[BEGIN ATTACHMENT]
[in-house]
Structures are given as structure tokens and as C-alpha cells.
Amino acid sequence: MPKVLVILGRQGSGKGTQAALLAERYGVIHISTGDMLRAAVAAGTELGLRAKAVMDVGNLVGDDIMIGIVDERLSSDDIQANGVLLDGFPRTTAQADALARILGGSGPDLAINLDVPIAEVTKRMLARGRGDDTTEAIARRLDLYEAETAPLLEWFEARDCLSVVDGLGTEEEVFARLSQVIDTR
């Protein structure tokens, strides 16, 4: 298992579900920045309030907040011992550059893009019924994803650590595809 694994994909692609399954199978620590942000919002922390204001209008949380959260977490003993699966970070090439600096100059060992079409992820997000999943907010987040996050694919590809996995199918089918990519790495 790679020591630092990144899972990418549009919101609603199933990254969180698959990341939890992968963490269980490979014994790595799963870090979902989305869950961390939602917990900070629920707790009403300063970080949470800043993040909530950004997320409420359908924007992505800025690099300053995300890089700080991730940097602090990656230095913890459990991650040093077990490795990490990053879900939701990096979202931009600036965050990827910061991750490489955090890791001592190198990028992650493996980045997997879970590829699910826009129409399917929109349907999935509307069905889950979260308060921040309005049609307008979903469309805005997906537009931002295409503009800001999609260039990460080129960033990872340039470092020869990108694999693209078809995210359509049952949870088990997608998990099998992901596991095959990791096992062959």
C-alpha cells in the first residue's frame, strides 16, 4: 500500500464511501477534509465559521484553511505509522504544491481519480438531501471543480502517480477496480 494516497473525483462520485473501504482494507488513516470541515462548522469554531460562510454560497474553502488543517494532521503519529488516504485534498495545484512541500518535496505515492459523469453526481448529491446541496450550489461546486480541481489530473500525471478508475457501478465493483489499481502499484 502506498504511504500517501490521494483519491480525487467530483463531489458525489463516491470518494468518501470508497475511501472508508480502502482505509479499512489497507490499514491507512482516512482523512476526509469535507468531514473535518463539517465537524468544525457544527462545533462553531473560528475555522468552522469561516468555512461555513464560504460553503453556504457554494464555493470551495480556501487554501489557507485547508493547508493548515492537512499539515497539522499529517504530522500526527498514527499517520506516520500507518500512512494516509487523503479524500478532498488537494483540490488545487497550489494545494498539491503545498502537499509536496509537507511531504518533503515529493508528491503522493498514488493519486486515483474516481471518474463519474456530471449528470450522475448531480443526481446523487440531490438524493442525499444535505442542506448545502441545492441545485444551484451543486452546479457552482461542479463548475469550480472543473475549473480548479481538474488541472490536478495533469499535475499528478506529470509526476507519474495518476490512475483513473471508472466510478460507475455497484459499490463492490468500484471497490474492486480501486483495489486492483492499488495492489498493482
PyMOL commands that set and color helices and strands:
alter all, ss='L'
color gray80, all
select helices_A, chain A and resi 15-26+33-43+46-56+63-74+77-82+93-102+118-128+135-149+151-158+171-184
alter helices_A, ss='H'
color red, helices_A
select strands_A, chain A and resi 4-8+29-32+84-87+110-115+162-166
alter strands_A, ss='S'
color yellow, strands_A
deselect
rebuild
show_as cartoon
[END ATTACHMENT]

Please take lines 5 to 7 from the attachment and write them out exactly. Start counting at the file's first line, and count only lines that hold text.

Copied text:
C-alpha cells in the first residue's frame, strides 16, 4: 500500500464511501477534509465559521484553511505509522504544491481519480438531501471543480502517480477496480 494516497473525483462520485473501504482494507488513516470541515462548522469554531460562510454560497474553502488543517494532521503519529488516504485534498495545484512541500518535496505515492459523469453526481448529491446541496450550489461546486480541481489530473500525471478508475457501478465493483489499481502499484 502506498504511504500517501490521494483519491480525487467530483463531489458525489463516491470518494468518501470508497475511501472508508480502502482505509479499512489497507490499514491507512482516512482523512476526509469535507468531514473535518463539517465537524468544525457544527462545533462553531473560528475555522468552522469561516468555512461555513464560504460553503453556504457554494464555493470551495480556501487554501489557507485547508493547508493548515492537512499539515497539522499529517504530522500526527498514527499517520506516520500507518500512512494516509487523503479524500478532498488537494483540490488545487497550489494545494498539491503545498502537499509536496509537507511531504518533503515529493508528491503522493498514488493519486486515483474516481471518474463519474456530471449528470450522475448531480443526481446523487440531490438524493442525499444535505442542506448545502441545492441545485444551484451543486452546479457552482461542479463548475469550480472543473475549473480548479481538474488541472490536478495533469499535475499528478506529470509526476507519474495518476490512475483513473471508472466510478460507475455497484459499490463492490468500484471497490474492486480501486483495489486492483492499488495492489498493482
PyMOL commands that set and color helices and strands:
alter all, ss='L'